My one vivid memory of Hunter S. Thompson is from the 1972 Democratic convention in Miami. It was getaway day. The convention -- a disaster for Democrats -- had ended in the wee hours. And we were waiting at the valet stand in front of the Doral Hotel.
A long, pale-green convertible with fins rolled up, top down -- “the great green shark.” Thompson bounded across the pavement with a six-pack of Bud, popped open one can, laid the other five on the passenger seat and jumped behind the wheel, stomping on the pedal.
The monster car burst across one lane of driveway, roared onto the boulevard and darted across two lanes into the fast lane. Accelerating all the way.
Absurdly reckless and irresponsible. And way cool. My fellow journalist wife and I looked at each other, mouths open, speechless. This was Mr. Gonzo Journalism living his legend.
It was how I always figured that Dr. Hunter S. Thompson -- as he preferred to be called -- might ultimately die. He would either perish in the twisted wreckage of a high-speed vehicle accident or in some twisted overdose of drugs and booze.
A lover of life, Thompson didn’t seem the type to commit suicide, as he did a week ago Sunday at his “fortified compound” in Colorado. But who really knows about such things?
My fondest and most indelible memories of Thompson, of course, are from his books, especially “Fear and Loathing: On the Campaign Trail ’72.”
It rests on a shelf above my desk -- my most valued book, together with another that sits beside it: “The Boys on the Bus. Riding with the Campaign Press Corps,” by Timothy Crouse.
This was an era of breakthrough political books -- witty, biting, irreverent, on the mark. Mostly fun.
There also was another landmark category, the comprehensive, compelling “The Making of the President” series by Theodore H. White. His volumes focused on insider strategy and changed political writing forever. Reporters began emphasizing the “why” and “how,” not just “who, what, when and where.”
Unfortunately, we ultimately went overboard and deemphasized issues, especially complex ones. These days, I suspect, readers get served a lot more information about strategy than they want -- and not enough substance about policy that actually affects their lives.
And recent political books too often have read like wooden cut-and-paste jobs that lean on Internet research and sterile Q&As;, rather than being written from the heart and gut, with a take-no-prisoners attitude based on close up reporting.
Thompson was in a class by himself. Far off beat, but perfectly in tune with the story.
In 1972, the story was the race between Sen. George McGovern and former Vice President Hubert H. Humphrey to be the Democratic nominee against President Richard Nixon. Even if he did make up half the stuff he wrote -- as “national affairs editor” of Rolling Stone magazine -- Thompson captured the essence of the campaign from a liberal perspective, with humor.
He wrote of the California primary: “Humphrey’s senile condition was so obvious that even I began feeling sorry for him. Indeed. Sorry. Senile. Sick. Tangled.... All those words and many others, but my brain is too numb to spit them out.... No person in my condition has any business talking about Hubert Humphrey’s behavior. My brain has slowed down to the point of almost helpless stupor. I no longer even have the energy to grind my own teeth.”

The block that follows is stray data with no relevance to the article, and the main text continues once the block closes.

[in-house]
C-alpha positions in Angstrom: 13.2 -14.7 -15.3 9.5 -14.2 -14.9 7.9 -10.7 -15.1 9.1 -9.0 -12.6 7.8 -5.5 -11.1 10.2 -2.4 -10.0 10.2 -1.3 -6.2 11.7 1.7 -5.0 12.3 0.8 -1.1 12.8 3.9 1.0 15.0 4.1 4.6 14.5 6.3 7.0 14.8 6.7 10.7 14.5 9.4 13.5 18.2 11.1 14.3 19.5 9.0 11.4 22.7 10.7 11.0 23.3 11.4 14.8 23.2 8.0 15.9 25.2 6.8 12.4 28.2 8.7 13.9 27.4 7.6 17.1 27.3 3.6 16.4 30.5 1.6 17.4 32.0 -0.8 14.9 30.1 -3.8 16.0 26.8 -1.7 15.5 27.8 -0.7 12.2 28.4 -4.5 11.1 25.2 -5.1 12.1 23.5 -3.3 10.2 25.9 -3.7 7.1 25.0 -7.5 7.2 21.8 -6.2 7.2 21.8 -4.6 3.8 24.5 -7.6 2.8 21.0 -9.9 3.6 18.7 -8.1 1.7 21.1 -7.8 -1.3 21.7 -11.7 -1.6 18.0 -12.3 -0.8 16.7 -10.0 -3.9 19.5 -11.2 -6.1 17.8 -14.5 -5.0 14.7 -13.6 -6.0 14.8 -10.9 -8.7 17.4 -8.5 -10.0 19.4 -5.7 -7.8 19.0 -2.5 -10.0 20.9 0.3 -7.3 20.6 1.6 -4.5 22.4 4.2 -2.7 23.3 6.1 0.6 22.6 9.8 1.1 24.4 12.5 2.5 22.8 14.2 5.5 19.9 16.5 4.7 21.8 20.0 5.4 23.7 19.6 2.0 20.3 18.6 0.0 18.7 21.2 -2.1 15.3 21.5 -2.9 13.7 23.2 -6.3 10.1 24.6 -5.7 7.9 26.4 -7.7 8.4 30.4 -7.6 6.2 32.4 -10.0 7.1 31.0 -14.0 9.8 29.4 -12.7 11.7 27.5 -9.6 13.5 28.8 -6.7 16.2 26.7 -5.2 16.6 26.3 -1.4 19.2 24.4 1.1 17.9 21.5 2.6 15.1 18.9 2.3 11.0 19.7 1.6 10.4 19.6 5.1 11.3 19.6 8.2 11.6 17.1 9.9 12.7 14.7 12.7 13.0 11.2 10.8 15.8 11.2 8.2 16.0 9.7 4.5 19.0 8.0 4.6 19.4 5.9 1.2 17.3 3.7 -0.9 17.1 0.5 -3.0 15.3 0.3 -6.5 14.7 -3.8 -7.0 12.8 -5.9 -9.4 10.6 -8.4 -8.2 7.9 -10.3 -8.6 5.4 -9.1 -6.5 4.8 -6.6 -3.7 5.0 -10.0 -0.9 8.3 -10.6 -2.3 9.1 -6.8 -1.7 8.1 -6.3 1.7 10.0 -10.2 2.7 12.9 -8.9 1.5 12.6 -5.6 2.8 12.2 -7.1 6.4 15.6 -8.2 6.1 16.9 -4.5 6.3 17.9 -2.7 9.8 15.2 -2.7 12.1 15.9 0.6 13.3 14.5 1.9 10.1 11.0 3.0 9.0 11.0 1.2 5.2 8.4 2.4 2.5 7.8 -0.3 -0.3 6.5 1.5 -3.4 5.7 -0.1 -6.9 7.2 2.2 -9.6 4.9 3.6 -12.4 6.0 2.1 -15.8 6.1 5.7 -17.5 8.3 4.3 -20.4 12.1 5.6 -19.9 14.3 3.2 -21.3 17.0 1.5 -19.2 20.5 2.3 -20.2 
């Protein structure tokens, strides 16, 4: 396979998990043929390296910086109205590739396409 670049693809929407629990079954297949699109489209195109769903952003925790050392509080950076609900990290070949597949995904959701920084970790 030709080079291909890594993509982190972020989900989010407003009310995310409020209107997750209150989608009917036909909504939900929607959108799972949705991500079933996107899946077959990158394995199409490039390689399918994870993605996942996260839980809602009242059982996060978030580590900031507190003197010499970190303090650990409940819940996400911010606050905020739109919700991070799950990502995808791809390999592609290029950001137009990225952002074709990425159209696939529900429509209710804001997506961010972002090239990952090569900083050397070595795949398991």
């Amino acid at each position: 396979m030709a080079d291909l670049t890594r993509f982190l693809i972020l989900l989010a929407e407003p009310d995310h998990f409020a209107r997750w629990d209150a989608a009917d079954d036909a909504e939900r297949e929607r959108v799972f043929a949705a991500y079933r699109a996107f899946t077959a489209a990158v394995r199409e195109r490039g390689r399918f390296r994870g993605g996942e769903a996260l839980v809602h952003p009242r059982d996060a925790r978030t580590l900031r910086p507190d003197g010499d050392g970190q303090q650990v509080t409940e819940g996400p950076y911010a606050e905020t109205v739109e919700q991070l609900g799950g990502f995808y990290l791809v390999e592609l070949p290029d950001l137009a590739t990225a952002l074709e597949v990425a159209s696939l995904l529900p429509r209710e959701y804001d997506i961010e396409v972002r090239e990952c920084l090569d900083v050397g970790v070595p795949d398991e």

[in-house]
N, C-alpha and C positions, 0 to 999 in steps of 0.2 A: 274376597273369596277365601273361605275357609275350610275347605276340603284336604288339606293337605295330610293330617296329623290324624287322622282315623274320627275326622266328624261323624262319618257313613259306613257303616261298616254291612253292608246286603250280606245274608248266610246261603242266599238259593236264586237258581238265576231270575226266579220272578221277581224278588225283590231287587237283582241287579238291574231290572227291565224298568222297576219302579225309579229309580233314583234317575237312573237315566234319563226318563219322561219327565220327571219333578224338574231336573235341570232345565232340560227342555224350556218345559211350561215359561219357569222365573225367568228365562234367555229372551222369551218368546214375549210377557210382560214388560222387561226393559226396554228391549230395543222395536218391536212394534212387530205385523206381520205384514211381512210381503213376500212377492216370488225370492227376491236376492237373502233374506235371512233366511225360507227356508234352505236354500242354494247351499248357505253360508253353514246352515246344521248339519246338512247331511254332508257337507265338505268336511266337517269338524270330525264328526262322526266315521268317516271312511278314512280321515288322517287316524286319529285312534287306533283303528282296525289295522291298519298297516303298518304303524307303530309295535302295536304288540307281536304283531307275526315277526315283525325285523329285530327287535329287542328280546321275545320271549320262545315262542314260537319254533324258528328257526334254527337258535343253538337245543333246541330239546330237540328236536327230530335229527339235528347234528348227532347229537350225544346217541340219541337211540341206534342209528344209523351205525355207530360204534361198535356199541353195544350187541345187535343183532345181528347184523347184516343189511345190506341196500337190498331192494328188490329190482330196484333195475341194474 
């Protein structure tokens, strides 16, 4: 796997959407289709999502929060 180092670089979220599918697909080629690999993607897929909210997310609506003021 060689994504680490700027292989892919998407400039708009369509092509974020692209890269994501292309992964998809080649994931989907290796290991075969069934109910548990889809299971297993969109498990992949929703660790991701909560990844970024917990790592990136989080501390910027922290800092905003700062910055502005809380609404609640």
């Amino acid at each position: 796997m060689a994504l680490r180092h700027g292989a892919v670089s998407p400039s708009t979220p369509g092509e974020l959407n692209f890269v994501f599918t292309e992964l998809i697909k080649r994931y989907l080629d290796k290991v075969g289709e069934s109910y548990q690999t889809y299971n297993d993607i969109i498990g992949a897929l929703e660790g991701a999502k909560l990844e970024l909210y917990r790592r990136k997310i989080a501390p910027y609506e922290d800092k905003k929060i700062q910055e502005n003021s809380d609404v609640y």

Of the party bosses who had backed Humphrey: “Now, less than three weeks before the convention, [McGovern] is so close to a first-ballot victory that the old hacks and ward-heelers who thought they had total control of the party ... find themselves skulking around like old winos in the side alleys of presidential politics.”
On McGovern after the convention: “He has crippled himself with a series of almost unbelievable blunders ... that have understandably convinced huge chunks of the electorate, including at least half of his own hard-core supporters, that the candidate is a gibbering dingbat.”
After the election: “McGovern made some stupid mistakes, but in context they seem almost frivolous compared to the things Richard Nixon does every day of his life, on purpose.... Jesus! Where will it end? How low do you have to stoop in this country to be president?”
It ended for Nixon with the Watergate scandal. But in 1972 that was off in the future.
Back then, I was the Sacramento bureau chief for United Press International and its California political writer.
We mainstream reporters could only envy Thompson’s license and admire his talent. We could not try to emulate him and keep our jobs. But he inspired many of us to expand our parameters of creativity.
It was a great time to be a political writer -- especially in California. Politics shared a bigger part of people’s lives and their reading habits. That was partly because Americans were torn apart by the Vietnam War and were demanding that Washington either win it or withdraw.
California was center stage. The 1964 Republican primary had tipped the GOP nomination to Sen. Barry Goldwater. The 1968 Democratic primary would have earned the nomination for Sen. Robert F. Kennedy if he hadn’t been assassinated on election night. McGovern won his nomination in California.
Voter turnouts for those primaries exceeded 70%. By contrast, turnouts for recent primaries have been mostly in the 40s. That’s partially because California hasn’t had a meaningful contest since 1972. It’s also because Watergate made people much more cynical about politicians.
There might not even be a market for Thompson today. You couldn’t write “The Boys on the Bus” -- and not just because there are as many girls. There are few buses and even fewer reasons to ride them. Campaign events have become mostly TV bait.
Hunter Thompson’s political era ended long before his life did. Both demises were tragic.
George Skelton writes Mondays and Thursdays. Reach him at email@example.com.